Stop Saying That! 12 Words and Phrases You Use That Drive People Nuts

Updated on April 15, 2018
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Our lives are made infinitely richer by our relationships. I love finding ways to strengthen them at home, at work, and with friends.

We often have only a short period to make a positive impression. Using certain words and phrases can be an immediate turn-off.
We often have only a short period to make a positive impression. Using certain words and phrases can be an immediate turn-off. | Source

Right or Wrong, People Judge Us By the Words We Use

When meeting people for the first time, we quickly get judged by how we look. Opinions, right or wrong, get formed in an instant about our intelligence, our motives, our social class, our confidence level, and our education. A man wearing a suit and tie immediately is seen as intelligent, professional, and successful even though we know nothing about his history. A woman wearing a pencil skirt and high heels is seen as classy, smart, and sophisticated even though we know nothing other than her taste in fashion.

People also draw sweeping conclusions based on the initial words that come out of our mouths, sometimes judging us quite harshly. So what might you be uttering that gets such an unfavorable reaction from listeners? Here are 12 things you say that annoy people, but they're too polite to mention it:

1. Listen

Political pundits, sports commentators, and almost anyone giving an opinion on television or radio today start their sentences with the extremely grating, listen. Unfortunately, the word has taken hold in the workplace as well, often getting used in meetings, presentations, and anywhere a speaker wants to sound authoritative. Listen, though, is a real turnoff to most people because it seems like a command. In addition to sounding bossy, it comes off as patronizing like you have all the answers. It screams, "everyone just be quiet, hear my words, and learn from them."

2. Look

Look has become another insidious way for politicians and commentators on TV and radio to begin their sentences. It's typically used as a filler, giving the speaker extra seconds to gather his thoughts. But like listen, it sounds like a command, making anyone who hears it have an immediate negative reaction. Women especially find listen and look to be offensive when coming from a male co-worker as it comes off dominating and condescending. Don't say it, guys!

3. I Don't Know

While using listen and look at the beginning of a sentence sounds domineering, ending a sentence with I don't know sounds the opposite: wimpy and pathetic. Some people have gotten into the bad habit of adding I don't know to their speech, negating what they've just said: “I think she would make an outstanding president. But, I don't know.” If you have an opinion, speak it with confidence. If not, don't bother to open your mouth. Saying "I don't know" just makes you seem insecure and lacking conviction.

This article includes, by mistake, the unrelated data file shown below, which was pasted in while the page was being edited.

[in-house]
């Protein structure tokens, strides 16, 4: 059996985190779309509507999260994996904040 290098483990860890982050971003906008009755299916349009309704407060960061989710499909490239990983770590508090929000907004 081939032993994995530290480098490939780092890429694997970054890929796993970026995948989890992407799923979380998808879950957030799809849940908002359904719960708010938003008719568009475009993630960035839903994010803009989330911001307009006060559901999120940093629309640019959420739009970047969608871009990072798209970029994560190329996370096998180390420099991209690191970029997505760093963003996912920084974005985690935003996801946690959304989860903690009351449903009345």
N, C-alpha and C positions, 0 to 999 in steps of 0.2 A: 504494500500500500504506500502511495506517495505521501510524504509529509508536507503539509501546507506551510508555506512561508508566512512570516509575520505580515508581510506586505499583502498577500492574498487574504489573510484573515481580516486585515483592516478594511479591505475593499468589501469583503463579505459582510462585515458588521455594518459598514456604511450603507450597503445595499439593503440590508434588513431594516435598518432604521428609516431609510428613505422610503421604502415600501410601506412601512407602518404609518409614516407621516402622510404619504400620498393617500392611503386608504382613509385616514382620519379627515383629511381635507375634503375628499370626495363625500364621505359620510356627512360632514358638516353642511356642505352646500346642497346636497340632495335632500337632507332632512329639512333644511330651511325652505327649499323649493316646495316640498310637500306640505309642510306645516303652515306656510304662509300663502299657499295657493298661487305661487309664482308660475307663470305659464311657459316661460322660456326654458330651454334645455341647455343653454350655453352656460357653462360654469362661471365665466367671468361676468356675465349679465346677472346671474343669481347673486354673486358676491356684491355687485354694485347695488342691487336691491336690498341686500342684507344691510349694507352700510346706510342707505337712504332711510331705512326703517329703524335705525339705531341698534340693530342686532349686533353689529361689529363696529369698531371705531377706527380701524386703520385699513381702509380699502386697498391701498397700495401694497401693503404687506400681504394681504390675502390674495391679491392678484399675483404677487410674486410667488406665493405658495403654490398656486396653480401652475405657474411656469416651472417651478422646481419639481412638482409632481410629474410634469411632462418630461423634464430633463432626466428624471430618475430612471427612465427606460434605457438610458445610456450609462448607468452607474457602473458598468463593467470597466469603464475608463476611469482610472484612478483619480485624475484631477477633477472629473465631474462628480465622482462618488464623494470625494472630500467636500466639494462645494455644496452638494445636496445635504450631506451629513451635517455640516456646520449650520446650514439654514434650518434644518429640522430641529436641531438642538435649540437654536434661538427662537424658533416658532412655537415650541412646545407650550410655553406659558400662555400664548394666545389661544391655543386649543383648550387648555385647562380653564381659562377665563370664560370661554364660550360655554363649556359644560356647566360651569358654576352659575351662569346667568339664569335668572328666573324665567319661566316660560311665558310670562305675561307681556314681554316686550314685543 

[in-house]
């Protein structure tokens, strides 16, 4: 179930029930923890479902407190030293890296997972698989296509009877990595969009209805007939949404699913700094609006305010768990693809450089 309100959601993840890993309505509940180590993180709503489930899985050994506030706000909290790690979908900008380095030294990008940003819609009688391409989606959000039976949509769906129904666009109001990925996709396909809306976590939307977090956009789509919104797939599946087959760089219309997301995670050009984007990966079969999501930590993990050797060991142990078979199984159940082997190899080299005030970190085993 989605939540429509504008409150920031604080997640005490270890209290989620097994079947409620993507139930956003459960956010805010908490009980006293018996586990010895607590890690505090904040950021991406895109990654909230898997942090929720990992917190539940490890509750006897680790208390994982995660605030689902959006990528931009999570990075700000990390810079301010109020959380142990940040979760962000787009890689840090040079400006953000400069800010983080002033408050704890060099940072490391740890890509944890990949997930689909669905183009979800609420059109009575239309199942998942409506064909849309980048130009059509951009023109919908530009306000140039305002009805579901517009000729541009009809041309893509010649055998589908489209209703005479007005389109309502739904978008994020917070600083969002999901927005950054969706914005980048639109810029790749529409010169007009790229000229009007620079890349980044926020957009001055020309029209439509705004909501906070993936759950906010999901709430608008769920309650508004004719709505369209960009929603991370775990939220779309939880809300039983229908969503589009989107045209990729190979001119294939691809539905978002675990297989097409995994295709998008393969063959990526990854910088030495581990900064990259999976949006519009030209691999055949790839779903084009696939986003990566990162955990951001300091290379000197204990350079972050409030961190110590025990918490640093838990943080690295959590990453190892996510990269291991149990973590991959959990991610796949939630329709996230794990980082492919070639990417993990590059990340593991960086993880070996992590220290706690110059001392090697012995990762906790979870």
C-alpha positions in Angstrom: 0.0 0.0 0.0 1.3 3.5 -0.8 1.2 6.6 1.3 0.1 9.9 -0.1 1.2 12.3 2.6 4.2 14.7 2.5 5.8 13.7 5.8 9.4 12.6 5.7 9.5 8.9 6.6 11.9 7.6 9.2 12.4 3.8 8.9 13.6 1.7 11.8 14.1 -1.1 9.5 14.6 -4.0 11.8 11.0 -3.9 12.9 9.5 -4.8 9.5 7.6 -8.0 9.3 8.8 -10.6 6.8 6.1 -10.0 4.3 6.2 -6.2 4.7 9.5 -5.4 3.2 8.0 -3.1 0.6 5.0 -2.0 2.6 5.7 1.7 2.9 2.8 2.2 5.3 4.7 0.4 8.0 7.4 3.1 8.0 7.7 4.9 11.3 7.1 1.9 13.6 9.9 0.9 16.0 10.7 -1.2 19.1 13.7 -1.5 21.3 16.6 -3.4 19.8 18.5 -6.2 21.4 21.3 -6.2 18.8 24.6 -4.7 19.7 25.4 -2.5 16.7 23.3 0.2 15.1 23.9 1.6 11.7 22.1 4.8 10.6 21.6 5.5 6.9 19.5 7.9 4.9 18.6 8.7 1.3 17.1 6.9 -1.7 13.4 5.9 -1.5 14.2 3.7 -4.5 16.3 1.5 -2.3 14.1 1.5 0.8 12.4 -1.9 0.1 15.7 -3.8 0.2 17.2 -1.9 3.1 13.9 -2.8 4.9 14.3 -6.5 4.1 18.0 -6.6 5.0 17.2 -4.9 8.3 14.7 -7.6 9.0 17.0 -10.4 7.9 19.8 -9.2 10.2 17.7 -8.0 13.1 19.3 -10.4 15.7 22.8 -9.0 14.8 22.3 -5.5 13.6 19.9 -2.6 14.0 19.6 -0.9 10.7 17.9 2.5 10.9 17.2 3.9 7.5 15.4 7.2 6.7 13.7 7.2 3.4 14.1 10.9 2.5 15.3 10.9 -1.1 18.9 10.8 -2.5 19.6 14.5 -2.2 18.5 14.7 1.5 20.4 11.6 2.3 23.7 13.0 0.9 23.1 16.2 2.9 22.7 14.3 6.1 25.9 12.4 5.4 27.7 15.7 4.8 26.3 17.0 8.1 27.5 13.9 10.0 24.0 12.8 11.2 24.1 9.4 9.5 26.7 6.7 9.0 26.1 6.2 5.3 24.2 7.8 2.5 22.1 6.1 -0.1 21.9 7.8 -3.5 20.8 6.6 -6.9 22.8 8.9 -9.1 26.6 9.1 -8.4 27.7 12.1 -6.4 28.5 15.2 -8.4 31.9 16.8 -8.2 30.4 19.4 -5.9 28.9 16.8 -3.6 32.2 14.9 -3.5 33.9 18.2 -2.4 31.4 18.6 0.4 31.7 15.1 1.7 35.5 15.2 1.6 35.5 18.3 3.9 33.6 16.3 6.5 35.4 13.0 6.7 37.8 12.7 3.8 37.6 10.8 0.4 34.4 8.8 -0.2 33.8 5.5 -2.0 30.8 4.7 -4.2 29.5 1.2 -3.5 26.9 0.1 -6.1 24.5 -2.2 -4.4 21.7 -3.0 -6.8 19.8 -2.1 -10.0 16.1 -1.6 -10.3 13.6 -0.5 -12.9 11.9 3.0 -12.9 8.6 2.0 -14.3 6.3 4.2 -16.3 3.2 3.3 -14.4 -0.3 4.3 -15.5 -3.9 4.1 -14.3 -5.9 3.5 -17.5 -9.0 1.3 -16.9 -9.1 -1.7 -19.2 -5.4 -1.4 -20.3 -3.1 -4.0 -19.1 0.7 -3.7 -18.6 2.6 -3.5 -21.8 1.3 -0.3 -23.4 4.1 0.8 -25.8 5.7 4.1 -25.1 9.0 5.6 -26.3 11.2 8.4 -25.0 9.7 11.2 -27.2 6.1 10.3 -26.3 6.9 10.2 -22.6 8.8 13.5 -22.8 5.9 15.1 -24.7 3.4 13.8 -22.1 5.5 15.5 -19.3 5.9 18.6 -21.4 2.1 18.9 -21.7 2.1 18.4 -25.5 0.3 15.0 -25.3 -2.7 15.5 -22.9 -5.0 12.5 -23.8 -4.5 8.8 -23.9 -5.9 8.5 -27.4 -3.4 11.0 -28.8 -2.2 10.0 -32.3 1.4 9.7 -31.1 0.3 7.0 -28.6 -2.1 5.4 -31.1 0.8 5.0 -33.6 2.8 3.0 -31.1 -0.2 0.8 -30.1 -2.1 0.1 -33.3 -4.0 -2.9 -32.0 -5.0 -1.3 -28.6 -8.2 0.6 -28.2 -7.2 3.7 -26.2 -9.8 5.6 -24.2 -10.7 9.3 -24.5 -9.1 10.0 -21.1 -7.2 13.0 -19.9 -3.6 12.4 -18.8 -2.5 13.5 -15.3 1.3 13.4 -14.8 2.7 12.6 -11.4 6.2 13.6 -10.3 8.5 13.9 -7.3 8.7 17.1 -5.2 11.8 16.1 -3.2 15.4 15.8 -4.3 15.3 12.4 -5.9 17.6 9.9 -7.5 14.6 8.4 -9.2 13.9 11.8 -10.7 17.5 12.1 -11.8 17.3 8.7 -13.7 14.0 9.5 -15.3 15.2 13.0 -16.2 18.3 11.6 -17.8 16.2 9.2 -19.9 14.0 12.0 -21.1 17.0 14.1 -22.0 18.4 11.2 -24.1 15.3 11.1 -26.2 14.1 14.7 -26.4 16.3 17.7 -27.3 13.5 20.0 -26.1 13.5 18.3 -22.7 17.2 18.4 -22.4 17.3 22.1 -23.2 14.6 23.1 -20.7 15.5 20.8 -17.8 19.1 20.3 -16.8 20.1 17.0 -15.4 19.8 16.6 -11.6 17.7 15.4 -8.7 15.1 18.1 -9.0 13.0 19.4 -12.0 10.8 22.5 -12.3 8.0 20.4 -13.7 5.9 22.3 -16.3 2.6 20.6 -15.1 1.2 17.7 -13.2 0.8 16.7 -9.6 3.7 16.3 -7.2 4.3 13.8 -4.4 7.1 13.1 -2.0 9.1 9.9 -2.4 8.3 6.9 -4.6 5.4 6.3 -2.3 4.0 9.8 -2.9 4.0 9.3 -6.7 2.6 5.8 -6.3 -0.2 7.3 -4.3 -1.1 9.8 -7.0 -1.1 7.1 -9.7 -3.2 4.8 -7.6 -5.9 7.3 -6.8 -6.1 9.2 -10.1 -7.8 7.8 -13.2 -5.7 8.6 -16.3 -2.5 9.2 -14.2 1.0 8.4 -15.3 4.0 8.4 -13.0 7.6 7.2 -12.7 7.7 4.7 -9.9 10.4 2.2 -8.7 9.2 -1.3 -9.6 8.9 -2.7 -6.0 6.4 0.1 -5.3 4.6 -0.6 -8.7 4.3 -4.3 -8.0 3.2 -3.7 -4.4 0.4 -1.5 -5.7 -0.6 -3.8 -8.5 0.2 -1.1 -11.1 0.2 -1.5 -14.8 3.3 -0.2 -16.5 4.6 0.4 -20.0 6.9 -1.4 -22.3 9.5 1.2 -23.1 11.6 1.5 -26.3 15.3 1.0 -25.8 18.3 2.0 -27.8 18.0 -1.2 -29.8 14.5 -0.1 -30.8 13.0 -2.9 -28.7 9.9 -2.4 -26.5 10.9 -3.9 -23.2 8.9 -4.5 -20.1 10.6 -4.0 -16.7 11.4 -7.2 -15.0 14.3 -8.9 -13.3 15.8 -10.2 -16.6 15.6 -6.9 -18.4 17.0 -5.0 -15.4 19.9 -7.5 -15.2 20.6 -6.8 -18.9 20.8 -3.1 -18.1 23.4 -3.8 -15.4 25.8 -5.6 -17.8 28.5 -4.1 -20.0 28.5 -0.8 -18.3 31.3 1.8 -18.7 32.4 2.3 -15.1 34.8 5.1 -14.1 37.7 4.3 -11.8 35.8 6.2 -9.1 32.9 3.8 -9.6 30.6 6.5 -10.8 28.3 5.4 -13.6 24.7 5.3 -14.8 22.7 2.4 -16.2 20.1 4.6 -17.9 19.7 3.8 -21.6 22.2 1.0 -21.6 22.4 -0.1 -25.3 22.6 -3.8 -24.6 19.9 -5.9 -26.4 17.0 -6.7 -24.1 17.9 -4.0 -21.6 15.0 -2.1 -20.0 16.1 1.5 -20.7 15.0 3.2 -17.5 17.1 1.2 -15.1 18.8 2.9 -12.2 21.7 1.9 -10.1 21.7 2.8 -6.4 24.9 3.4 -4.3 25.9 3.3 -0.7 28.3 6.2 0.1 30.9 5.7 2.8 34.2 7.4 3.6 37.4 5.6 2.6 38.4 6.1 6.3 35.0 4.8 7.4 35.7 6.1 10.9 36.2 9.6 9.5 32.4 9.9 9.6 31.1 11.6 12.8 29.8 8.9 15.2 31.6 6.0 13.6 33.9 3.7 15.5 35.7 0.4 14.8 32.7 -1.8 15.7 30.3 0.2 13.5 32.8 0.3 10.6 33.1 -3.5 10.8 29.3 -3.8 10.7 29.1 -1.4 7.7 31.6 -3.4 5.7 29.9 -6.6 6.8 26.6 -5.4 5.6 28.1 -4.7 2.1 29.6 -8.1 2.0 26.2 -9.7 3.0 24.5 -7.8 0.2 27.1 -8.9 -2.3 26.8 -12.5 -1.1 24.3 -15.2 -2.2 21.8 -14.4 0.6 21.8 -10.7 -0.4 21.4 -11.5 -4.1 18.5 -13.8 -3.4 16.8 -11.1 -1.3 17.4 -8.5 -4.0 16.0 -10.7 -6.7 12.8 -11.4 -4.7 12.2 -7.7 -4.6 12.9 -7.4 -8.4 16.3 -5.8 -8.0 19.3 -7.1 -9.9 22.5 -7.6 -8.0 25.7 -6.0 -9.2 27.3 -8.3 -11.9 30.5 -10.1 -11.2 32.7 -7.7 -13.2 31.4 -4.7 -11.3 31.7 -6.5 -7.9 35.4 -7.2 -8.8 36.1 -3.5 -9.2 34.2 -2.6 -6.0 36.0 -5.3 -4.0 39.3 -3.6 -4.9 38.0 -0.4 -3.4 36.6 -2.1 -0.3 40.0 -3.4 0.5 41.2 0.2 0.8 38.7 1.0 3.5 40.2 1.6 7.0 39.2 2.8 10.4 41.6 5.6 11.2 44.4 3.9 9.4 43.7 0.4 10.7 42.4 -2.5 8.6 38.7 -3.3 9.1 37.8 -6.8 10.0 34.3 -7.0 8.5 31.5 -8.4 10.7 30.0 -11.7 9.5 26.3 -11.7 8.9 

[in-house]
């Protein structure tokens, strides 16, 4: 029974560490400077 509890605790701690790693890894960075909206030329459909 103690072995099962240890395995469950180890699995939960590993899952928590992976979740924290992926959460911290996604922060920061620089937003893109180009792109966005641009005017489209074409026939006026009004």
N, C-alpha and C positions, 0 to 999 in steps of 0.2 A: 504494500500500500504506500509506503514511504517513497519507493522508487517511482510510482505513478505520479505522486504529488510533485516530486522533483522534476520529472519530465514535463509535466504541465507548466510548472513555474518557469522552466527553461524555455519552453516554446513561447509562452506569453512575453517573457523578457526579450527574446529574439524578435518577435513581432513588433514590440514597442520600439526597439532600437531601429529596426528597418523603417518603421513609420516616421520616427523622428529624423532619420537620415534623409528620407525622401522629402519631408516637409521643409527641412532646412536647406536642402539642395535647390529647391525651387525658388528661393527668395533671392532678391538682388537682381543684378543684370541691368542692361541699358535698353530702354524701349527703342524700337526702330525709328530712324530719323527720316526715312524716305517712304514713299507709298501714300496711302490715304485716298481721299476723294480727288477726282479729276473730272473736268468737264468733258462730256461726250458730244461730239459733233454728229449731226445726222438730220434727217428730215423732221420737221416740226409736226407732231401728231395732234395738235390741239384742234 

4. Let Me Educate You

This phrase has gained popularity in recent years but should definitely be put to rest. The speaker who uses educate comes off sounding superior like a teacher talking down to a child. He seems to be saying that he has all the answers, and the listener is an empty vessel that needs to be filled with his knowledge. Ugh!

Unless you're a teacher talking to a student, you should avoid saying "let me educate you." It sounds condescending and people tune you out.
Unless you're a teacher talking to a student, you should avoid saying "let me educate you." It sounds condescending and people tune you out. | Source

5. At the End of the Day

This phrase is ubiquitous in conversations today but shows a total lack of originality and deliberate thought. People sound like they're on auto pilot when they use it, just talking to talk and fill up dead air. It communicates absolutely nothing and would only have value if you were getting paid by the word.

6. Like

If you want to sound as if your IQ has miraculously gone up 30 points, stop saying like. Not only is it annoying to hear, it makes you sound like a bubble-headed teenager, not a grownup person. I was recently watching a reality show in which the lead said like multiple times every time he spoke. I might have let this slide if he were a 16-year-old, but he was a 36-year-old! It's like just slow down your speech and like think about what you're going to say before you like say it.

7. That's So Gay

While most of us have become more politically correct and socially conscious, this offensive comment is still used frequently today, especially by young males. We've moved out of prehistoric times when gays were seen as a monolithic group who adored Liza Minnelli, listened to show tunes, had great fashion sense, and dabbled in floral design. As the proud mother of a gay son who fits none of these stereotypes, I believe any guy who says this is not only ignorant but insecure in his own masculinity. These words hurt a minority group by perpetuating a stereotype. That's why I find them more egregious than the others on the list and will call you out for using them.

When Someone Says "That's So Gay," It's Time to Call Them Out.

8. Literally

Most people who use literally do it incorrectly, not understanding its meaning. They say, “I had so much studying to do that my brain literally exploded” or “I literally threw up when I tasted her pie.” In these two examples, the speaker used literally correctly only if his brain was actually destroyed by a blast and he truly vomited when he ate the dessert. These sentences are examples of figurative, not literal, language and are used to make a dramatic point. So unless you want to call attention to your ignorance, it's best to stop using literally.